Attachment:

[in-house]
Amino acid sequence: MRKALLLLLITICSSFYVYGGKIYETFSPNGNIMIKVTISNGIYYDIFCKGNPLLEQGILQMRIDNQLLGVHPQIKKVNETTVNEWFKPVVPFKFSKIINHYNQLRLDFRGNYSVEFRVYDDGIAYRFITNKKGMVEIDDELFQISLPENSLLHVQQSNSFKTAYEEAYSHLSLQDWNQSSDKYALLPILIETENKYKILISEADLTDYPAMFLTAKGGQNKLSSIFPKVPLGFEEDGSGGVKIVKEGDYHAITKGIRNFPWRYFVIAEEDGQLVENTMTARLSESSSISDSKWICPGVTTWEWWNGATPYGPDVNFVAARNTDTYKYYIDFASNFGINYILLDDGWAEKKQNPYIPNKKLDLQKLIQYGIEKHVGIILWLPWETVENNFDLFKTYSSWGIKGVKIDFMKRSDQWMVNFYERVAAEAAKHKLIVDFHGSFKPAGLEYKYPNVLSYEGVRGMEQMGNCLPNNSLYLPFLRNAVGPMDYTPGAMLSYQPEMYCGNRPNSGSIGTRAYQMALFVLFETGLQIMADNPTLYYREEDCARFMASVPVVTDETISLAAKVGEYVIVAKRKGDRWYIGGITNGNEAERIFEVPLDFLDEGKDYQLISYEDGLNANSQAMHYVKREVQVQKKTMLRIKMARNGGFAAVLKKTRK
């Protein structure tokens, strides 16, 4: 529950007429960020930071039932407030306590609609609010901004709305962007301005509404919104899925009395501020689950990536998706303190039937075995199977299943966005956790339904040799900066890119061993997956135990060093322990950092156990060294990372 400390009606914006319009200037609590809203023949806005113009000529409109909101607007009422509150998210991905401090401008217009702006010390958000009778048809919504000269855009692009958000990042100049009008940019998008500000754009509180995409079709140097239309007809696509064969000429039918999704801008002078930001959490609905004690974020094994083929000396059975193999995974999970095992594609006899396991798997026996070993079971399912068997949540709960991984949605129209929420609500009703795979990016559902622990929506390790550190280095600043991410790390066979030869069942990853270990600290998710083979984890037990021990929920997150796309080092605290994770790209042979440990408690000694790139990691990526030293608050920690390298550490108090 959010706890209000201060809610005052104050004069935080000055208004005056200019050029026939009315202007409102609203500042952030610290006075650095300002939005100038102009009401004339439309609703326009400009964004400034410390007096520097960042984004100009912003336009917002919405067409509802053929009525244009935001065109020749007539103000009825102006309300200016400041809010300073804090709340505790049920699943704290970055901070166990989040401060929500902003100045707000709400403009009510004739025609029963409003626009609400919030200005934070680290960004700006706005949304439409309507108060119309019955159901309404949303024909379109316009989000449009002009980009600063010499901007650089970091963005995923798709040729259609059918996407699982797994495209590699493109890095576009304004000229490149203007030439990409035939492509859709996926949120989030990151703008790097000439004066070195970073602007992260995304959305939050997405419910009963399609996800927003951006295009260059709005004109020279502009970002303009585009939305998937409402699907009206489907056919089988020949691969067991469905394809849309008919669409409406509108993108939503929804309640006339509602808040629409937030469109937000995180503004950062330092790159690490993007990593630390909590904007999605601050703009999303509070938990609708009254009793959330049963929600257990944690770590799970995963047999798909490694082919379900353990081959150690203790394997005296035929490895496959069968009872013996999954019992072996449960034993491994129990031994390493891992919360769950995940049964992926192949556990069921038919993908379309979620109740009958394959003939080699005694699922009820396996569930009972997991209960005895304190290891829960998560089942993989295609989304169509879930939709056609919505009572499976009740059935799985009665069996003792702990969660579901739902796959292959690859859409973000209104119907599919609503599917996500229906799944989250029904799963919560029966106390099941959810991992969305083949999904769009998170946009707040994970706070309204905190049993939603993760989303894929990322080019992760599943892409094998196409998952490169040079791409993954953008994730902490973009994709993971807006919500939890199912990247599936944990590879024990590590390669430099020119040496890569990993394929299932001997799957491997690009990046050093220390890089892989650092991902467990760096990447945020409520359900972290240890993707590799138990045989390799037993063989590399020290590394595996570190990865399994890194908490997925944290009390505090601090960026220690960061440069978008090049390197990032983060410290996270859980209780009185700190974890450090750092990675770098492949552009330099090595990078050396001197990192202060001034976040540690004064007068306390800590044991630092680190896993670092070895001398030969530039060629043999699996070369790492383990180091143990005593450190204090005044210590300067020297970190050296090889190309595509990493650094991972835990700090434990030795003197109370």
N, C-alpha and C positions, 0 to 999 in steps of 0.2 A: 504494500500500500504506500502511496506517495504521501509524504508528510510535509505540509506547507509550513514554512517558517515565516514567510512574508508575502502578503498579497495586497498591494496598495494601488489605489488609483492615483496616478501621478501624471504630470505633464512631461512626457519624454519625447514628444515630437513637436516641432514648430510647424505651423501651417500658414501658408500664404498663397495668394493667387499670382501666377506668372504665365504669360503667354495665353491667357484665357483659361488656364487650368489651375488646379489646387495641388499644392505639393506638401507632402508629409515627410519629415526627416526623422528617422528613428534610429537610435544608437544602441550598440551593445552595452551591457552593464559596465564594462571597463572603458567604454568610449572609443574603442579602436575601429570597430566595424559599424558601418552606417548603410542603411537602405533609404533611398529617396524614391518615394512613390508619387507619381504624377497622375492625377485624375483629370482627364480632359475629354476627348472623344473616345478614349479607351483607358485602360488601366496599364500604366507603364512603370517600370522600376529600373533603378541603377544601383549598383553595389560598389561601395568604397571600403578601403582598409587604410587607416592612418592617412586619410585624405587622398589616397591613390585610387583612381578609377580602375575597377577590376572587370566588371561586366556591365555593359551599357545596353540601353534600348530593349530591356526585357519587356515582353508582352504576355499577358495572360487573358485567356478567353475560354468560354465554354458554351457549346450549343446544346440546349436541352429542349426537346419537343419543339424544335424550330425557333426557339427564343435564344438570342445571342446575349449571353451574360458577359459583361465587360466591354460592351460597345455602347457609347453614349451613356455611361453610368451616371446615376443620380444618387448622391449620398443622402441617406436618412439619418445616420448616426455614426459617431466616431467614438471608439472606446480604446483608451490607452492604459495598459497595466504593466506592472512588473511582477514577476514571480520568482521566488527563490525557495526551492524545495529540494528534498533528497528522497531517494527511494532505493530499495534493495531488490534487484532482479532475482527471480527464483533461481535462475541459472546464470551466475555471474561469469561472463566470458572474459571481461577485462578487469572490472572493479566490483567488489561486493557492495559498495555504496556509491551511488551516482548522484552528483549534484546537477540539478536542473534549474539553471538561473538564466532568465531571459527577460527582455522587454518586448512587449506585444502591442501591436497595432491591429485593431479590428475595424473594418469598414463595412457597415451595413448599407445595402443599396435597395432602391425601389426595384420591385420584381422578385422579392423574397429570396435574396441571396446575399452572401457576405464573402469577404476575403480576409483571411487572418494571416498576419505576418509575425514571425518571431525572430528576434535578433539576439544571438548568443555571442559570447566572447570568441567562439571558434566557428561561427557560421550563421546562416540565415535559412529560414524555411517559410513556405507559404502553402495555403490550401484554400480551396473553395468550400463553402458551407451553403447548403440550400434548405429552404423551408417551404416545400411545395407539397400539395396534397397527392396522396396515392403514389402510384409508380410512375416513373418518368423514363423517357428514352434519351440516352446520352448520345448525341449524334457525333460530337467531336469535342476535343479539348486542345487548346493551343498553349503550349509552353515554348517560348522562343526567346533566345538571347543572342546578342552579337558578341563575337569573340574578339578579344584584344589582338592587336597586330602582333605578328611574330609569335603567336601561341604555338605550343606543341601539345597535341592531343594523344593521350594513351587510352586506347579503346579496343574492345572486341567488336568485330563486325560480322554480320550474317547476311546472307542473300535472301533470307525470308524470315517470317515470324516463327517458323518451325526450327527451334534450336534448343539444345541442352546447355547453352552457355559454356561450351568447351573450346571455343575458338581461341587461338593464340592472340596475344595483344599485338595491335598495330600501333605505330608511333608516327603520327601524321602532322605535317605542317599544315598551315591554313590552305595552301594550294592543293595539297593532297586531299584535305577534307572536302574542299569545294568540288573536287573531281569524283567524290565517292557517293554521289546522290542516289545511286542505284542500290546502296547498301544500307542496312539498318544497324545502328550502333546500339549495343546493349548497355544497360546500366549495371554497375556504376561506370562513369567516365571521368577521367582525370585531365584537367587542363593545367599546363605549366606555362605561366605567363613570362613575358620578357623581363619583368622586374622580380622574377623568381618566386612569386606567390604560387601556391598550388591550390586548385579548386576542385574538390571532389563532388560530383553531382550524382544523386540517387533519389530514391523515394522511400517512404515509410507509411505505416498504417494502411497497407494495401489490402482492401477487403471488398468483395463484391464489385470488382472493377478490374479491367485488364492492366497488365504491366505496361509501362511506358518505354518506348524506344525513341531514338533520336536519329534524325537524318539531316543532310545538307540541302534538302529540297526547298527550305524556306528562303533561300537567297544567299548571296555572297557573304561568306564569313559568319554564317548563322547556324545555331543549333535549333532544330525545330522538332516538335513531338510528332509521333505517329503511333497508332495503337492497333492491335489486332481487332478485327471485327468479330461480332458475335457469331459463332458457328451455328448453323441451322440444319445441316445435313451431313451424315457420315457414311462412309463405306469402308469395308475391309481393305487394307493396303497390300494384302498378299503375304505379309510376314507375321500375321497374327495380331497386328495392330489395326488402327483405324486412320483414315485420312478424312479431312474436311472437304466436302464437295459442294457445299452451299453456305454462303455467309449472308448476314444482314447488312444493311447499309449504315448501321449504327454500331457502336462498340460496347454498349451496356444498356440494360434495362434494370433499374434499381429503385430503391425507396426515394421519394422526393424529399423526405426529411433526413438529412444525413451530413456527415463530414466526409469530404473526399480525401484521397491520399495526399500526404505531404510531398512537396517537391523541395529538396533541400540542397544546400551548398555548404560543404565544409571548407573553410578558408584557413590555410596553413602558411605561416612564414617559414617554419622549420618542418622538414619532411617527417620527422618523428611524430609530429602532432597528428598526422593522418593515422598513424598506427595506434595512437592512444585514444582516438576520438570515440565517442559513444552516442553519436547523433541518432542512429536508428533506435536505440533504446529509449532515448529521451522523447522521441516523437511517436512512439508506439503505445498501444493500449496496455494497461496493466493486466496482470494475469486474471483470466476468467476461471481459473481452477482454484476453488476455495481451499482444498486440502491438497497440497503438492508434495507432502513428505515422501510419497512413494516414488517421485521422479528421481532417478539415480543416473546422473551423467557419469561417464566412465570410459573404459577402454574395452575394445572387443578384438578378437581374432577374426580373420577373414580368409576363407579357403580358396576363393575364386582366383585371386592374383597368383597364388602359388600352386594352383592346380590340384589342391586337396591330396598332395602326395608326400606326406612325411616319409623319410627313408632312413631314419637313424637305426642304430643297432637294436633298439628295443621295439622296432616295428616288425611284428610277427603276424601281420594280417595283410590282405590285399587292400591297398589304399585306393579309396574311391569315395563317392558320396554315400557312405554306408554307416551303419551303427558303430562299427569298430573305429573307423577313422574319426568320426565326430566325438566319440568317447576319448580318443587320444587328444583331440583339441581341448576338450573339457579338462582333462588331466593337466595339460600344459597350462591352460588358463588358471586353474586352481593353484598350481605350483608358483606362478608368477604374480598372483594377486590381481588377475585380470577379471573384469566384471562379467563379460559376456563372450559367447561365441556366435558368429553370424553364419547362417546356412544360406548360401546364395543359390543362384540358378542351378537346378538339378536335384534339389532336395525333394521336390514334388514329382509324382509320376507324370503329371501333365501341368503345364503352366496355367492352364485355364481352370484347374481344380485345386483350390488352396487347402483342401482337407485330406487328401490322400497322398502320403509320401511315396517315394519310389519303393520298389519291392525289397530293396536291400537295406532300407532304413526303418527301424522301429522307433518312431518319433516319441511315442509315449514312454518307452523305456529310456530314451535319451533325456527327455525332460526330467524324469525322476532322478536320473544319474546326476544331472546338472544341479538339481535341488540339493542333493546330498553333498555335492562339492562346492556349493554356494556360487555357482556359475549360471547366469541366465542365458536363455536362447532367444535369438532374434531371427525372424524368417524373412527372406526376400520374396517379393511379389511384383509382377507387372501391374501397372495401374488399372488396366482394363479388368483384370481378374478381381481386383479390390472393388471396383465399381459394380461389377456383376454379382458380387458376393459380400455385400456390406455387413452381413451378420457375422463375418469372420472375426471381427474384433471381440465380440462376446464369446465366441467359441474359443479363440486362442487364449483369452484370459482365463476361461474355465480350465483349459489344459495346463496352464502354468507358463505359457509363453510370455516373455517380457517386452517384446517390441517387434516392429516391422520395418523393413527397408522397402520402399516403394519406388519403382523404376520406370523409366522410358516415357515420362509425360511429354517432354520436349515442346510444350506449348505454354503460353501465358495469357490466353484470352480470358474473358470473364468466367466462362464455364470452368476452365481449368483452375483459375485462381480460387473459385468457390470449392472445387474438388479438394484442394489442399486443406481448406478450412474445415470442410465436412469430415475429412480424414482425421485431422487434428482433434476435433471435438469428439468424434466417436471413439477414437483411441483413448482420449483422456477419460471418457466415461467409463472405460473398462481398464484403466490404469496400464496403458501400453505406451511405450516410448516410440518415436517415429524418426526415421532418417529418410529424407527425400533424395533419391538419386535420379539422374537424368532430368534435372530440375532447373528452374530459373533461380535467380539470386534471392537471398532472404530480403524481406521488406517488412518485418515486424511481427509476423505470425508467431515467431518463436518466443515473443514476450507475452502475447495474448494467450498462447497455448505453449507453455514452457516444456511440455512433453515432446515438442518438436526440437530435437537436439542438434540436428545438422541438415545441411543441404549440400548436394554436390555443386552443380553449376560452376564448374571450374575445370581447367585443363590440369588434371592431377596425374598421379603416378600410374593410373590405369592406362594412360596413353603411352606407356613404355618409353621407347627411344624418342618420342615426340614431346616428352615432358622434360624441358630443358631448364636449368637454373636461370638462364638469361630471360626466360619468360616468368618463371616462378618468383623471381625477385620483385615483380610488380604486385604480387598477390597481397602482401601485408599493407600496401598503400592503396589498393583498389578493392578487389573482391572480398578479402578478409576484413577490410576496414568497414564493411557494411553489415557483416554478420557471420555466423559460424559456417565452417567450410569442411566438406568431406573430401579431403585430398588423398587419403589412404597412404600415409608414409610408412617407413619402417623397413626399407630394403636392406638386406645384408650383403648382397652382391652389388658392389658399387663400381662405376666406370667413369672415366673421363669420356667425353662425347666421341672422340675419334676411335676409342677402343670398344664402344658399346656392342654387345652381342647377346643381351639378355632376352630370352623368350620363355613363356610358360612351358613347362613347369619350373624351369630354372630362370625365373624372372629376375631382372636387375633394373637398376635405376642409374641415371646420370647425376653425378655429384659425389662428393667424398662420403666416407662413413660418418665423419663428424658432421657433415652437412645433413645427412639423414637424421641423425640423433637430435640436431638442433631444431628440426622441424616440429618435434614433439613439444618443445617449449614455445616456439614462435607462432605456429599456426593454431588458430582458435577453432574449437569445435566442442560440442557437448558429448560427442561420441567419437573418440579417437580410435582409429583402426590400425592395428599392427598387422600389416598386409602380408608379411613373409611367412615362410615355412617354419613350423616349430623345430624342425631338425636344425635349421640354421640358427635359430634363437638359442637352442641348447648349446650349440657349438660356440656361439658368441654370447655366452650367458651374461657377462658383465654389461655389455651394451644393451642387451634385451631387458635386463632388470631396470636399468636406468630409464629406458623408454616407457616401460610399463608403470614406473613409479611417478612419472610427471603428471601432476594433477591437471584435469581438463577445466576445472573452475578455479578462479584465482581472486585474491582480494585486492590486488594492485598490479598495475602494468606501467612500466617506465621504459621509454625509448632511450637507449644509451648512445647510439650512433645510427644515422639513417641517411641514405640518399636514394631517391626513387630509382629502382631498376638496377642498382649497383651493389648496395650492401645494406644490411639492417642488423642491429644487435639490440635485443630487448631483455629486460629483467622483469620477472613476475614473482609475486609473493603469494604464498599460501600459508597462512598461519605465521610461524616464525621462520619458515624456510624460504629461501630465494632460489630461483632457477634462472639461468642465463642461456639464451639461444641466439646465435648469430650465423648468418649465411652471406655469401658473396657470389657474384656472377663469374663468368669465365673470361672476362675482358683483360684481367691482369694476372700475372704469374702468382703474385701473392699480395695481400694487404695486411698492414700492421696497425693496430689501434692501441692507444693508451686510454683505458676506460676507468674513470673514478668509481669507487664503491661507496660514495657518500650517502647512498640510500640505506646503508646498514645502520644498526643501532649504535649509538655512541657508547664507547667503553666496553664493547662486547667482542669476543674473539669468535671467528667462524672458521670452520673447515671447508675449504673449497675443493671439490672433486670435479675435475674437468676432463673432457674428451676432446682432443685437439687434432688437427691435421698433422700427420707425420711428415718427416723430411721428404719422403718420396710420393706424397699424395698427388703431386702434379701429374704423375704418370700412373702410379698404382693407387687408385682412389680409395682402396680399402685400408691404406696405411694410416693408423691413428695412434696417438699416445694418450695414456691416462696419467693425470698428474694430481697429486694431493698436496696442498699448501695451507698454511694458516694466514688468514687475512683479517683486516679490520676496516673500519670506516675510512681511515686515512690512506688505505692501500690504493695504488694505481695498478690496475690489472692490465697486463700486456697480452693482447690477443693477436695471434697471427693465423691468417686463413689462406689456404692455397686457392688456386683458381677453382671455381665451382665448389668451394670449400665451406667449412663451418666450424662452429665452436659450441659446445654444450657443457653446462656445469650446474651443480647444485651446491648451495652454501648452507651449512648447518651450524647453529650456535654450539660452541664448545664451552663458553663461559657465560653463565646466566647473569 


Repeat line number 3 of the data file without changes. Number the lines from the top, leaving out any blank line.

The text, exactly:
């Protein structure tokens, strides 16, 4: 529950007429960020930071039932407030306590609609609010901004709305962007301005509404919104899925009395501020689950990536998706303190039937075995199977299943966005956790339904040799900066890119061993997956135990060093322990950092156990060294990372 400390009606914006319009200037609590809203023949806005113009000529409109909101607007009422509150998210991905401090401008217009702006010390958000009778048809919504000269855009692009958000990042100049009008940019998008500000754009509180995409079709140097239309007809696509064969000429039918999704801008002078930001959490609905004690974020094994083929000396059975193999995974999970095992594609006899396991798997026996070993079971399912068997949540709960991984949605129209929420609500009703795979990016559902622990929506390790550190280095600043991410790390066979030869069942990853270990600290998710083979984890037990021990929920997150796309080092605290994770790209042979440990408690000694790139990691990526030293608050920690390298550490108090 959010706890209000201060809610005052104050004069935080000055208004005056200019050029026939009315202007409102609203500042952030610290006075650095300002939005100038102009009401004339439309609703326009400009964004400034410390007096520097960042984004100009912003336009917002919405067409509802053929009525244009935001065109020749007539103000009825102006309300200016400041809010300073804090709340505790049920699943704290970055901070166990989040401060929500902003100045707000709400403009009510004739025609029963409003626009609400919030200005934070680290960004700006706005949304439409309507108060119309019955159901309404949303024909379109316009989000449009002009980009600063010499901007650089970091963005995923798709040729259609059918996407699982797994495209590699493109890095576009304004000229490149203007030439990409035939492509859709996926949120989030990151703008790097000439004066070195970073602007992260995304959305939050997405419910009963399609996800927003951006295009260059709005004109020279502009970002303009585009939305998937409402699907009206489907056919089988020949691969067991469905394809849309008919669409409406509108993108939503929804309640006339509602808040629409937030469109937000995180503004950062330092790159690490993007990593630390909590904007999605601050703009999303509070938990609708009254009793959330049963929600257990944690770590799970995963047999798909490694082919379900353990081959150690203790394997005296035929490895496959069968009872013996999954019992072996449960034993491994129990031994390493891992919360769950995940049964992926192949556990069921038919993908379309979620109740009958394959003939080699005694699922009820396996569930009972997991209960005895304190290891829960998560089942993989295609989304169509879930939709056609919505009572499976009740059935799985009665069996003792702990969660579901739902796959292959690859859409973000209104119907599919609503599917996500229906799944989250029904799963919560029966106390099941959810991992969305083949999904769009998170946009707040994970706070309204905190049993939603993760989303894929990322080019992760599943892409094998196409998952490169040079791409993954953008994730902490973009994709993971807006919500939890199912990247599936944990590879024990590590390669430099020119040496890569990993394929299932001997799957491997690009990046050093220390890089892989650092991902467990760096990447945020409520359900972290240890993707590799138990045989390799037993063989590399020290590394595996570190990865399994890194908490997925944290009390505090601090960026220690960061440069978008090049390197990032983060410290996270859980209780009185700190974890450090750092990675770098492949552009330099090595990078050396001197990192202060001034976040540690004064007068306390800590044991630092680190896993670092070895001398030969530039060629043999699996070369790492383990180091143990005593450190204090005044210590300067020297970190050296090889190309595509990493650094991972835990700090434990030795003197109370």